Ursicinus (Roman general)

Ursicinus was a senior military officer, holding the rank of "master of cavalry" (magister equitum) in the later Roman Empire c. 349–359.[1]

In AD 351 or 352 he was entrusted with the suppression of the Jewish revolt against Caesar Constantius Gallus.[2] Tiberias and Diospolis, two of the cities conquered by the rebels, were almost completely destroyed, while Diocaesarea was razed to the ground.[3] Ursicinus also was ordered to kill several thousand rebels, even young ones.[4]

In 353, historian Ammianus Marcellinus was attached to the command of Ursicinus at his headquarters in Nisibis,[5] where he remained until recalled in 354 by Gallus to take part in an investigation of treason in Antioch.[6]

When, in 355, Claudius Silvanus revolted against Emperor Constantius II in Gaul, Ursicinus was sent to him with a letter of recall by Constantius. However, Ursicinus had Silvanus killed and assumed his command.

Ursicinus was dismissed after the destruction of Amida (modern Diyarbakır, Turkey) in AD 359 by the Persians,[7] for which he was officially blamed.[8]

The Roman historian Ammianus Marcellinus revered Ursicinus, and his account is greatly biased in his favour.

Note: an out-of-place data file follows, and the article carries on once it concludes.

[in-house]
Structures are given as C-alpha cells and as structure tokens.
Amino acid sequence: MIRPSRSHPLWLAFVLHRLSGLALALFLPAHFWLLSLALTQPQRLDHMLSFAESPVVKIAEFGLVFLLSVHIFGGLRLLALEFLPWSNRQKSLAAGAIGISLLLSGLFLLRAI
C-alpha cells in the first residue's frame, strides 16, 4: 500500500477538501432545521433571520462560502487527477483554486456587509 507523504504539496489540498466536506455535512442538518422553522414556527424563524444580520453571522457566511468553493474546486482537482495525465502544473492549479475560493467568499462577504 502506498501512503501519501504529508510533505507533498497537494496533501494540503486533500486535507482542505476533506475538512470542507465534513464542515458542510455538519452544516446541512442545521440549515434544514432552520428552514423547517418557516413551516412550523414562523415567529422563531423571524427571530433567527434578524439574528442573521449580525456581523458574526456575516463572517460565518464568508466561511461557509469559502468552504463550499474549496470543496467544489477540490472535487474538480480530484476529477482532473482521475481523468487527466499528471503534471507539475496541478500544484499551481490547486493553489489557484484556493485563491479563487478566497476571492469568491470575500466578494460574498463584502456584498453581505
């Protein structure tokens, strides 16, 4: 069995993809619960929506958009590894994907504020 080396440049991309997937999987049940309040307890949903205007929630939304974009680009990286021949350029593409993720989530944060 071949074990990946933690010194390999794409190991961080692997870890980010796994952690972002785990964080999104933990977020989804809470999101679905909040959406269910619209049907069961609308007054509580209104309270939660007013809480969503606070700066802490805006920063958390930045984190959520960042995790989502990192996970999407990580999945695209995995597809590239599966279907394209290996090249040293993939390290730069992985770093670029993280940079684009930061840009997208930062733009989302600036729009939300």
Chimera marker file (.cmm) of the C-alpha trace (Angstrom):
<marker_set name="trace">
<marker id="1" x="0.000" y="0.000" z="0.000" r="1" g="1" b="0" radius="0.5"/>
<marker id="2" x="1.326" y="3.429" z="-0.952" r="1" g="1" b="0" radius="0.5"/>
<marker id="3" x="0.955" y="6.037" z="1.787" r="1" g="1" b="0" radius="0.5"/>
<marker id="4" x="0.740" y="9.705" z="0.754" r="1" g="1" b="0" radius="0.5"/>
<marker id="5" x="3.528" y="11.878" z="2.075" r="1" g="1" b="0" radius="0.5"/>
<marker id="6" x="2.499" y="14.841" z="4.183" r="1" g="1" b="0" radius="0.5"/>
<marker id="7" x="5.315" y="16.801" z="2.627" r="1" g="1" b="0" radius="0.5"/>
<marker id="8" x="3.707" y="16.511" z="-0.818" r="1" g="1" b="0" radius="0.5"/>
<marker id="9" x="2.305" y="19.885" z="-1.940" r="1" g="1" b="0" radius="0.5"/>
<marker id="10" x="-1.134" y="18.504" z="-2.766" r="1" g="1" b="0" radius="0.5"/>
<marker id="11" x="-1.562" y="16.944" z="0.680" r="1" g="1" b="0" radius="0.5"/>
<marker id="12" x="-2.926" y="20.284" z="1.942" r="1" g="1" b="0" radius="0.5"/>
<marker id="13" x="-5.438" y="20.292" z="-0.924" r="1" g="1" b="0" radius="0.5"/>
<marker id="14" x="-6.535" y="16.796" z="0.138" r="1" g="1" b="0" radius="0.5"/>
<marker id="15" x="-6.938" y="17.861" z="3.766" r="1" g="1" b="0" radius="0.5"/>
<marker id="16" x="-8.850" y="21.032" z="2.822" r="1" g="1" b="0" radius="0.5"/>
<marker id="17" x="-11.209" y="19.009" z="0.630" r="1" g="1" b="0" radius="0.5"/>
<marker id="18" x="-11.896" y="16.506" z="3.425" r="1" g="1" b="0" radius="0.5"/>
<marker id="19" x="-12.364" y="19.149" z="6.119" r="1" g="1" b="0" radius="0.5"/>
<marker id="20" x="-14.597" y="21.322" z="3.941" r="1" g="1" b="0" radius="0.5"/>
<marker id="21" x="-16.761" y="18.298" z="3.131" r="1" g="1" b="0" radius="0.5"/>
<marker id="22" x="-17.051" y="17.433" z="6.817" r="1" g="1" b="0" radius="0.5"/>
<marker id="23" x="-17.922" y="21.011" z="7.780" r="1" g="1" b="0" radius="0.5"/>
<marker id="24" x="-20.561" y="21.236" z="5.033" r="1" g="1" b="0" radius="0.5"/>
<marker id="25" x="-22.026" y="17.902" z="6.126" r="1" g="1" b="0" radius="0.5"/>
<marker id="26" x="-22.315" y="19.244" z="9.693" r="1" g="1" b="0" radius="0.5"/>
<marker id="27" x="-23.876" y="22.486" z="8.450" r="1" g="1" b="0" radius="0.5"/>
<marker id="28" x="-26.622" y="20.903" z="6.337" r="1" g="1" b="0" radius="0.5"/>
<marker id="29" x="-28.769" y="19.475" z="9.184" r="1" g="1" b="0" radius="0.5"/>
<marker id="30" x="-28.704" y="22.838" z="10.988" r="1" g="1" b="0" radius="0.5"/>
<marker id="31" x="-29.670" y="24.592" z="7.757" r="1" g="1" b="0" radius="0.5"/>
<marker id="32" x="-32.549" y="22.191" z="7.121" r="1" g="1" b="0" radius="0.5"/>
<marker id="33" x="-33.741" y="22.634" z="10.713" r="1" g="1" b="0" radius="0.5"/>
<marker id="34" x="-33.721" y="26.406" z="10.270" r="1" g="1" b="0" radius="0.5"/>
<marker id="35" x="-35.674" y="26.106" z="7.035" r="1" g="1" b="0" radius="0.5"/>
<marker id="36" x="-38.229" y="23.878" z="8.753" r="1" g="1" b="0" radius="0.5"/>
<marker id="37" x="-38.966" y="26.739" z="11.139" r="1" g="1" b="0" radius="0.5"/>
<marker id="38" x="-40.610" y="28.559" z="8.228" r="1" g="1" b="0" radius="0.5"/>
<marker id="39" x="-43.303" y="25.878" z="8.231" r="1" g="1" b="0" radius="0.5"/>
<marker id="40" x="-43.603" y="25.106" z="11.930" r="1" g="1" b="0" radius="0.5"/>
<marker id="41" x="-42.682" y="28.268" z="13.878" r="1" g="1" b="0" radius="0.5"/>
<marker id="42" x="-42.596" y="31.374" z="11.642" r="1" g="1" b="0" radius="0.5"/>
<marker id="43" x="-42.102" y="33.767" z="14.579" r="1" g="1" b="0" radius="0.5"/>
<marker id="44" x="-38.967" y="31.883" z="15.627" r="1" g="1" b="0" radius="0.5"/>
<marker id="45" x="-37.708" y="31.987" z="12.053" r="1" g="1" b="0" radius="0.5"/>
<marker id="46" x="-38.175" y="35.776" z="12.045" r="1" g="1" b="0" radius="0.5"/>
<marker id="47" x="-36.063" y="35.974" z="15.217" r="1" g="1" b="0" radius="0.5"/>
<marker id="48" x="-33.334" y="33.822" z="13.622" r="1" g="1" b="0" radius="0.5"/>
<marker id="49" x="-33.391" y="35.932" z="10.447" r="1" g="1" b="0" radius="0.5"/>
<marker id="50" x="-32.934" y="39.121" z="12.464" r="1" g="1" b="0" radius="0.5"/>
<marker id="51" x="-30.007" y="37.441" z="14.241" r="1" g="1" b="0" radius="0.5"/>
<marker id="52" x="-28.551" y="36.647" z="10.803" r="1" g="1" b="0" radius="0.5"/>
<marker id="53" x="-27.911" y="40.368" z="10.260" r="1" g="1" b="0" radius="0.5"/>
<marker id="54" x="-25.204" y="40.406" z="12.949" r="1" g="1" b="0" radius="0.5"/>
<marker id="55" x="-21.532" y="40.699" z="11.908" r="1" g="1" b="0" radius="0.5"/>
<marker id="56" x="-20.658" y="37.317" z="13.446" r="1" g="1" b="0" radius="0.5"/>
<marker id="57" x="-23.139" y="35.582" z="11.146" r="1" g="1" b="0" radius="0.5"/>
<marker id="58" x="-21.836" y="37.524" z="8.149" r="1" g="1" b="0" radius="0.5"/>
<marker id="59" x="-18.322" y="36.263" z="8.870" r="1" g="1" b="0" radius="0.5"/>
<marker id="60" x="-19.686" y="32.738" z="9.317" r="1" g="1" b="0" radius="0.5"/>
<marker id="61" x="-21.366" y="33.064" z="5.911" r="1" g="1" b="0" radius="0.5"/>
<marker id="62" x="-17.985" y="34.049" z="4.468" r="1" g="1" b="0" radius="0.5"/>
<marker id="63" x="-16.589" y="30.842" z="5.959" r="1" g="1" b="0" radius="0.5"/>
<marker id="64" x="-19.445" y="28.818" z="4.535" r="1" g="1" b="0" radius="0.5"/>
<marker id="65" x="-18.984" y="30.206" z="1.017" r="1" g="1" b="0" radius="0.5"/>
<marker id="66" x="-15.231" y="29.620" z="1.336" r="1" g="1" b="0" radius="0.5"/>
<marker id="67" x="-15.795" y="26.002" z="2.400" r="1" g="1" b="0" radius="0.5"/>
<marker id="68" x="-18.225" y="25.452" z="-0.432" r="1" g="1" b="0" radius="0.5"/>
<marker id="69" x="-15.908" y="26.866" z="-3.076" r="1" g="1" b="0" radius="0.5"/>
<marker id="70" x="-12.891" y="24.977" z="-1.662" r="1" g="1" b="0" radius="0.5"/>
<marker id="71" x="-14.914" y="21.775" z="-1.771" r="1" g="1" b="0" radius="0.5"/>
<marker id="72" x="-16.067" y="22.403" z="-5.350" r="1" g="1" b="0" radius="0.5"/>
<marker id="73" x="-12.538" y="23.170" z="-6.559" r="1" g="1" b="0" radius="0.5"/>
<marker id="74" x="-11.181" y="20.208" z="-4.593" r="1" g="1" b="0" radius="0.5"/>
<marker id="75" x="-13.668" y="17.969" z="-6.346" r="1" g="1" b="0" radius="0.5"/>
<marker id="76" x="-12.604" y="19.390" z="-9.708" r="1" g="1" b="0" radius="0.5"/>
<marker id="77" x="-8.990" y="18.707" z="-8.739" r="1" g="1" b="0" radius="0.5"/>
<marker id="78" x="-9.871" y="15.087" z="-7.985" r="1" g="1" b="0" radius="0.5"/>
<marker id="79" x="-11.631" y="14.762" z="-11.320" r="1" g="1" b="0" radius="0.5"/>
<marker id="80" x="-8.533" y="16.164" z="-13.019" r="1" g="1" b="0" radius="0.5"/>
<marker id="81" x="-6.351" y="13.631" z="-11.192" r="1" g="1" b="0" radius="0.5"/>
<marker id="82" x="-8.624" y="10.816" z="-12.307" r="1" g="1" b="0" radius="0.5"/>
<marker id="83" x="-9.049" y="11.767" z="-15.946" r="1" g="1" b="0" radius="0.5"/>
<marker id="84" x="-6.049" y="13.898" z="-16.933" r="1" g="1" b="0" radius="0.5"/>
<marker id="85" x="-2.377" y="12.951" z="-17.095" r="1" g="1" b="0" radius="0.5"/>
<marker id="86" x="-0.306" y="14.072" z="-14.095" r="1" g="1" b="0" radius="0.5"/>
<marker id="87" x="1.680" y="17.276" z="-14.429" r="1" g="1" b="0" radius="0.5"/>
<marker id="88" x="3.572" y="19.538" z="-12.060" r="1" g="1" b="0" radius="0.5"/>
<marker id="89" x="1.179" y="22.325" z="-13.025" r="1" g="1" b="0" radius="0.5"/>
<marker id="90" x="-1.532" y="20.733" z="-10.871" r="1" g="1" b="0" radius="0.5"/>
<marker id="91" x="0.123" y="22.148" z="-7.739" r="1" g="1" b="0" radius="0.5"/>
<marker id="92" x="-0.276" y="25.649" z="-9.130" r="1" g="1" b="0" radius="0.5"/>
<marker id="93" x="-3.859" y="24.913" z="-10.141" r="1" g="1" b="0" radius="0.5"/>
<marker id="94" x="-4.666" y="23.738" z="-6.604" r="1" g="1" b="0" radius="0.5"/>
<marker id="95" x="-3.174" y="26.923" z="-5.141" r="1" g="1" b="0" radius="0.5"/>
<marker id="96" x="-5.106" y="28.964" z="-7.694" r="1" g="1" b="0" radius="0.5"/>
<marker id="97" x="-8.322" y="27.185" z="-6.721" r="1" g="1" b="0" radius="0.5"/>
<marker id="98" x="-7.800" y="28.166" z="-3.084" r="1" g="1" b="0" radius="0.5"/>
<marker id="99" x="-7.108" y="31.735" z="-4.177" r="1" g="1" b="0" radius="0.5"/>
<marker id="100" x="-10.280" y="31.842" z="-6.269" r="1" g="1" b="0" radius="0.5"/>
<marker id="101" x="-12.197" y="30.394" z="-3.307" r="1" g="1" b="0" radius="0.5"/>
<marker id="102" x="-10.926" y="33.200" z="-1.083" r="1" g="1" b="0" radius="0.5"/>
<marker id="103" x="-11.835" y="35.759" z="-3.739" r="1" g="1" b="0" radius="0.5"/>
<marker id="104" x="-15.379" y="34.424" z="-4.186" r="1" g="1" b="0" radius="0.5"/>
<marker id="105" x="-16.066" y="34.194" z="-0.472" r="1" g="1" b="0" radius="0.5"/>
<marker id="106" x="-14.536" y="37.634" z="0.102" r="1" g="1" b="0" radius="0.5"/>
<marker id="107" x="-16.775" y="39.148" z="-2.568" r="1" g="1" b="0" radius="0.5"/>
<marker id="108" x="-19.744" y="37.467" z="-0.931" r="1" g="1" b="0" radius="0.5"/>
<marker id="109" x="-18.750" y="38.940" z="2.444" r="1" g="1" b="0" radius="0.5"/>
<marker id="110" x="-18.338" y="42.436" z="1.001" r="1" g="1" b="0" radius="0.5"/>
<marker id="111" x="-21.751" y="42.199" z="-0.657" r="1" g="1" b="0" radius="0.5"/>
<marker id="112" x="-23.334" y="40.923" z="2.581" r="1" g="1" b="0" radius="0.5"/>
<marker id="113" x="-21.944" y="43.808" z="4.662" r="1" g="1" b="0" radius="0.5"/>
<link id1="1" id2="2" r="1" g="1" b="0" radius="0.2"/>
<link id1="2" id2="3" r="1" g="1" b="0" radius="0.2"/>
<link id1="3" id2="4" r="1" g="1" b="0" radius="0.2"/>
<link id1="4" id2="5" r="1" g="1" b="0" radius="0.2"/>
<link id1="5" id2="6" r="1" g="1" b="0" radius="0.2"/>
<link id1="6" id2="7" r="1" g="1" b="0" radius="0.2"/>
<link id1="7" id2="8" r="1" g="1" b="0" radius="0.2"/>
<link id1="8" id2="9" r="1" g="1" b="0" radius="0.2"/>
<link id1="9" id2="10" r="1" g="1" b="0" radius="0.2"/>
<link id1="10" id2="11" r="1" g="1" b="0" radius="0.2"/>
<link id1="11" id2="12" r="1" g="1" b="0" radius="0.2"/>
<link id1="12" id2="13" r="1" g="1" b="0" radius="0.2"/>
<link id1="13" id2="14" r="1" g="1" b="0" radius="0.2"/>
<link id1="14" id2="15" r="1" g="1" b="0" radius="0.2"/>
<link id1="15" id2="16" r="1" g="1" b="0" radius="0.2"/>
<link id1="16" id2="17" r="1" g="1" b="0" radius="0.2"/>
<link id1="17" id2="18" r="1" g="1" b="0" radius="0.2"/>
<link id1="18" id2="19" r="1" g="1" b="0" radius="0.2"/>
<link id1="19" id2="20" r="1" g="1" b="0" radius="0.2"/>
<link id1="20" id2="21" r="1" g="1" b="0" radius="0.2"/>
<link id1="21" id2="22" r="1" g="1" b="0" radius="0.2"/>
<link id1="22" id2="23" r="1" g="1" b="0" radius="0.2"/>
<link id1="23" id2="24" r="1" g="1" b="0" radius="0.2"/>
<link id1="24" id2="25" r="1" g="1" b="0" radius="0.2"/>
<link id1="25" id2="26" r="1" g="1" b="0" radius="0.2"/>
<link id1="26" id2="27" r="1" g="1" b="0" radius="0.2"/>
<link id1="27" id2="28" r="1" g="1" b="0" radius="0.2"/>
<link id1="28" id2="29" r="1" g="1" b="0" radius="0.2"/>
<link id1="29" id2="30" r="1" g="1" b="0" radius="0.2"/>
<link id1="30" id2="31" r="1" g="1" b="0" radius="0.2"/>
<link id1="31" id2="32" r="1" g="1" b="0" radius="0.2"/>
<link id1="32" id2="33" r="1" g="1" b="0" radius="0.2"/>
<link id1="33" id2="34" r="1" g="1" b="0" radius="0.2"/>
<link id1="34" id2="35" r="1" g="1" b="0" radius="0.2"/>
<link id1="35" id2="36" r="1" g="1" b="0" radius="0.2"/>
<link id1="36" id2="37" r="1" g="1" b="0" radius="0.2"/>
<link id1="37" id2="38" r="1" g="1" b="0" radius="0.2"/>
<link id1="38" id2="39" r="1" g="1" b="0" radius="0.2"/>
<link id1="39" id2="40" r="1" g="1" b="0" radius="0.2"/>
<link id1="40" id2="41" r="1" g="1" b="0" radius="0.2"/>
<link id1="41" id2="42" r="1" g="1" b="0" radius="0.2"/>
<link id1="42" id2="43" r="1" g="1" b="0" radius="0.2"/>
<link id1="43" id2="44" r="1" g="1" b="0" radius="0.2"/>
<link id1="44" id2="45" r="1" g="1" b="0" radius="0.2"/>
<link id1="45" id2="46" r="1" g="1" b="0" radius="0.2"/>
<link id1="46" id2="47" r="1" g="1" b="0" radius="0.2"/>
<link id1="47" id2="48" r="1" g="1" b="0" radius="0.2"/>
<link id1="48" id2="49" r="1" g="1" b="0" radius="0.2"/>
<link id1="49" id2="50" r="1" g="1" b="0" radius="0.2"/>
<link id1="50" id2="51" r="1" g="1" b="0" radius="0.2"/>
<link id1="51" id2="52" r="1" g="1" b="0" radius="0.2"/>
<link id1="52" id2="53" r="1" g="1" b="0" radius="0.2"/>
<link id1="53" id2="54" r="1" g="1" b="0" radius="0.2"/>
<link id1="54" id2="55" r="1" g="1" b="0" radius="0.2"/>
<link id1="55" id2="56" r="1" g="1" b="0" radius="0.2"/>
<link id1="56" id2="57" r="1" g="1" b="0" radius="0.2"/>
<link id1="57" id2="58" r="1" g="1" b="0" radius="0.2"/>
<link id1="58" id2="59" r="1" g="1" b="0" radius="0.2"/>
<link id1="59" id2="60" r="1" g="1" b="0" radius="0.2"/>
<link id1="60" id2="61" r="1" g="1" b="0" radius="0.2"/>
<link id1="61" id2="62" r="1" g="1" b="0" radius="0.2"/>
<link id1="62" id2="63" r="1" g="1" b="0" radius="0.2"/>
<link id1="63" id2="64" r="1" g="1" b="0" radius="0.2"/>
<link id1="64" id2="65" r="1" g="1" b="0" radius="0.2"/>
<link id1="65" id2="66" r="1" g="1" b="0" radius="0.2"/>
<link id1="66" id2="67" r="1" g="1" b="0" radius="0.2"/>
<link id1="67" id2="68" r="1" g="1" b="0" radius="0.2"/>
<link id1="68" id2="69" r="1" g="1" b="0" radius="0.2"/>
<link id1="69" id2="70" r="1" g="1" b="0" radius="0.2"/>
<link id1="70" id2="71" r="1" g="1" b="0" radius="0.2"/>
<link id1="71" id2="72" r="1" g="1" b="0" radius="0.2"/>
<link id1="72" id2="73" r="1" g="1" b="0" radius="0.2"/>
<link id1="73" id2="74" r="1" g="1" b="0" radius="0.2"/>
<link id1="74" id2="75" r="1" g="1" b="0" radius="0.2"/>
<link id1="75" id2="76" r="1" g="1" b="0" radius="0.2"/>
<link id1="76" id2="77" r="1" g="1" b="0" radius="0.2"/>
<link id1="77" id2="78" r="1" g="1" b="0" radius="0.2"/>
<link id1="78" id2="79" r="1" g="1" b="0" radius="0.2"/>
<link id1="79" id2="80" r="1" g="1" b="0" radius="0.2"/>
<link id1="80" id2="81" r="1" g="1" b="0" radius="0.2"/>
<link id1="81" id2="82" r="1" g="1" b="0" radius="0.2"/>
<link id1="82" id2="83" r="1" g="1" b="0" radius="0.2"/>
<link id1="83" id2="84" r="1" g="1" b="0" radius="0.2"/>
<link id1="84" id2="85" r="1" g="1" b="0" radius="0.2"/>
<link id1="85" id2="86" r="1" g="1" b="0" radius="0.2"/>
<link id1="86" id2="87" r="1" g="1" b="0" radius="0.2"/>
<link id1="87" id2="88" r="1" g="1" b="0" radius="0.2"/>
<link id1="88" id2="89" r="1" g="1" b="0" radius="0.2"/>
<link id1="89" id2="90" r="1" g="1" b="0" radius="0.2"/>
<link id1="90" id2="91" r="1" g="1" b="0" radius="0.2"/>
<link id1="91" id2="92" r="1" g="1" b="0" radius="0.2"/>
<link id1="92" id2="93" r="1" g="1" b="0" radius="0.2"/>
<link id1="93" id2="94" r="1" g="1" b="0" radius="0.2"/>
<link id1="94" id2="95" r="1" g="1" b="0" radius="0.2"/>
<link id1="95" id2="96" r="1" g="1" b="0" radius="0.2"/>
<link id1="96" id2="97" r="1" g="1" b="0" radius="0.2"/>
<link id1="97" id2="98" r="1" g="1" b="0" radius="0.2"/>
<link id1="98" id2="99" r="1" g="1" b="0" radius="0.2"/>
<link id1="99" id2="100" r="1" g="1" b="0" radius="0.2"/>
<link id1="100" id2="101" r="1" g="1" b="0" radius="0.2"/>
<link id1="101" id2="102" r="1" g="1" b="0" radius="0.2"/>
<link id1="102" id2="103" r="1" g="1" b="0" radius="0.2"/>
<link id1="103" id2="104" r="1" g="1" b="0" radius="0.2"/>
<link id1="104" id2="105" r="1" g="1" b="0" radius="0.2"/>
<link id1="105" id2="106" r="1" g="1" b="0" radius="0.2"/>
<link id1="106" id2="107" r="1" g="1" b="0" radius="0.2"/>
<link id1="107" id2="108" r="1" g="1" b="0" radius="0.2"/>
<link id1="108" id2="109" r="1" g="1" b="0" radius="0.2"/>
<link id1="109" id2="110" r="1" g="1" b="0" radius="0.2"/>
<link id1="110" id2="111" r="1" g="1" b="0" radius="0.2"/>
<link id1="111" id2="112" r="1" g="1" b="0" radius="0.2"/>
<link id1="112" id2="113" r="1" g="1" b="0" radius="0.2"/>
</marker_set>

Apparently, Ursicinus was married at some point, as he had a son named Potentius. While serving as a tribune (regimental commander), he was killed at the Battle of Adrianople in 378.[9]


  1. Wallace-Hadrill, A., Ammianus Marcellinus. The Later Roman Empire (AD 354-378), Harmondsworth, 1986, p. 486.
  2. Thomas M. Banchich, "Gallus Caesar (15 March 351 - 354 A.D.)", De Imperatoribus Romanis, 1997.
  3. Bernard Lazare and Robert Wistrich, Antisemitism: Its History and Causes, University of Nebraska Press, 1995, ISBN 0-8032-7954-X, p. 47.
  4. Jerome, Chronica, 15-21; Theophanes, AM 5843.
  5. Ammianus Marcellinus, Res Gestae, 14.9.1,2; Thompson, E.A., The Historical Work of Ammianus Marcellinus Groningen, 1969, p. 3.
  6. Matthews, J., The Roman Empire of Ammianus, London, 1989, p. 34.
  7. Trombley, F., "Ammianus Marcellinus and fourth-century warfare: a protector's approach to historical narrative", in J.W. Drijvers and D. Hunt, eds. The Late Roman World and its Historian, London, 1999 p. 20
  8. Ammianus Marcellinus, Res Gestae 20.2.2-5; Barnes, T. D., Ammianus Marcellinus and the Representation of Historical Reality, Ithaca and London, 1998, p. 63.
  9. Ammianus Marcellinus, Res Gestae 31.13.18
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